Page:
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Sci Total Environ. 2006 Jul 31;366(1):1-11. Epub 2006 Feb 24.

Heavy metal accumulation and tolerance in plants from mine tailings of the semiarid Cartagena-La Unión mining district (SE Spain).

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Soil Protection Group, Institute of Terrestrial Ecology, ETH Zürich, Universitätstrasse 16, 8902 Zürich, Switzerland.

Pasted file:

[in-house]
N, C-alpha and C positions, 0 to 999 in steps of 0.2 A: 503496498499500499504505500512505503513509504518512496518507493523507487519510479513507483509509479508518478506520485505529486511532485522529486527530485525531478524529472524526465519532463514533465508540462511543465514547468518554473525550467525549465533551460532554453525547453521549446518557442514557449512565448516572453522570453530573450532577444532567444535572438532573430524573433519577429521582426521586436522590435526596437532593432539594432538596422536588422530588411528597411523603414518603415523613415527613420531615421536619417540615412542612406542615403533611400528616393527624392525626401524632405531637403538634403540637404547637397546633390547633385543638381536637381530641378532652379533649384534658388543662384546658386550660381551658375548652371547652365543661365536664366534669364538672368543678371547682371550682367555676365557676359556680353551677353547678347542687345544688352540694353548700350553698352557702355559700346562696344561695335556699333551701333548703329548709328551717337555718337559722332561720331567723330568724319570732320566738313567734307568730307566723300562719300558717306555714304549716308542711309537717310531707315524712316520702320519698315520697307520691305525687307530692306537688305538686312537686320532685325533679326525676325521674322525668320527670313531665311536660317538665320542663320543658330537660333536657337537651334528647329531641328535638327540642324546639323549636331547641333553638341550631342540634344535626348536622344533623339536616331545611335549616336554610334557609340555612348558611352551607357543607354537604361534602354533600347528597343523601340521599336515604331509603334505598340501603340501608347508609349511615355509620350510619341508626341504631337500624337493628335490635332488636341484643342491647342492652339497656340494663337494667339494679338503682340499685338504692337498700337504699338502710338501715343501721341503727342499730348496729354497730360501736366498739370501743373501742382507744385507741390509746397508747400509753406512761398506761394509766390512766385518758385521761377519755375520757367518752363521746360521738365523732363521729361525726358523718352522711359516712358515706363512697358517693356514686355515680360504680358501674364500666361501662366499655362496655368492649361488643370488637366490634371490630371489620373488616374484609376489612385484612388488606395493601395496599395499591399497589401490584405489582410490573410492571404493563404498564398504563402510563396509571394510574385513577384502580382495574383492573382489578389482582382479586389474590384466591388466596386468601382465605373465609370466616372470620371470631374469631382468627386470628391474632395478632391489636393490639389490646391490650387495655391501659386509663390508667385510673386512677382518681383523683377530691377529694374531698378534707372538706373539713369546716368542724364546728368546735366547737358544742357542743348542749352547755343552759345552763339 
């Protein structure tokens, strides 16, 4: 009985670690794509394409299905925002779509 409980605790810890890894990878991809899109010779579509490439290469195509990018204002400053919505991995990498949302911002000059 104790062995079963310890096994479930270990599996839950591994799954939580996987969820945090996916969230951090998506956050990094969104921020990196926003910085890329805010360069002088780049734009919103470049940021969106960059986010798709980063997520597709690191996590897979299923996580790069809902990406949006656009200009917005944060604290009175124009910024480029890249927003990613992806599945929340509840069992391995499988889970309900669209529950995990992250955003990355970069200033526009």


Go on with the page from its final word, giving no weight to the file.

Mine tailings are a characteristic of landscapes where mineral extraction has occurred. These tailings usually contain high heavy metal concentrations and have low fertility. In arid and semiarid zones, erosion may be an additional problem. The removal of these tailings is often impractical due to their large volumes. Therefore, a need exists to develop in situ low cost technologies to effect surface stabilization. The use of vegetation can be an attractive option, since there are some native plant species that can colonize parts of these polluted sites unaided. Some edaphic factors were investigated, including heavy metal concentrations, in three mine tailings from a semiarid mining zone in Southeast Spain. High total metal concentrations were found: 5000-8000 mg/kg for lead and 7600-12300 mg/kg for zinc. Two of these mine tailings had pH values between 6 and 7, while the other was acidic, with a pH of 2.5. Metal solubility was pH dependent, with more than 10% of the total zinc soluble in the acid substrate and less than 1% in the neutral substrates. The metal concentrations (copper, lead and zinc) in shoots of native vegetation colonizing in these sites were studied. No species of hyperaccumulators were found. The highest concentrations were found in Zygophyllum fabago, with 530 mg/kg zinc, Helichrysum decumbens with 390 mg/kg lead, and Tamarix sp. with 11 mg/kg copper. An analysis of the rhizospheric soil of these plants indicated that Lygeum spartum grew in pH 3 soil and had low metal concentration in shoots (40 mg/kg zinc and 41 mg/kg lead).

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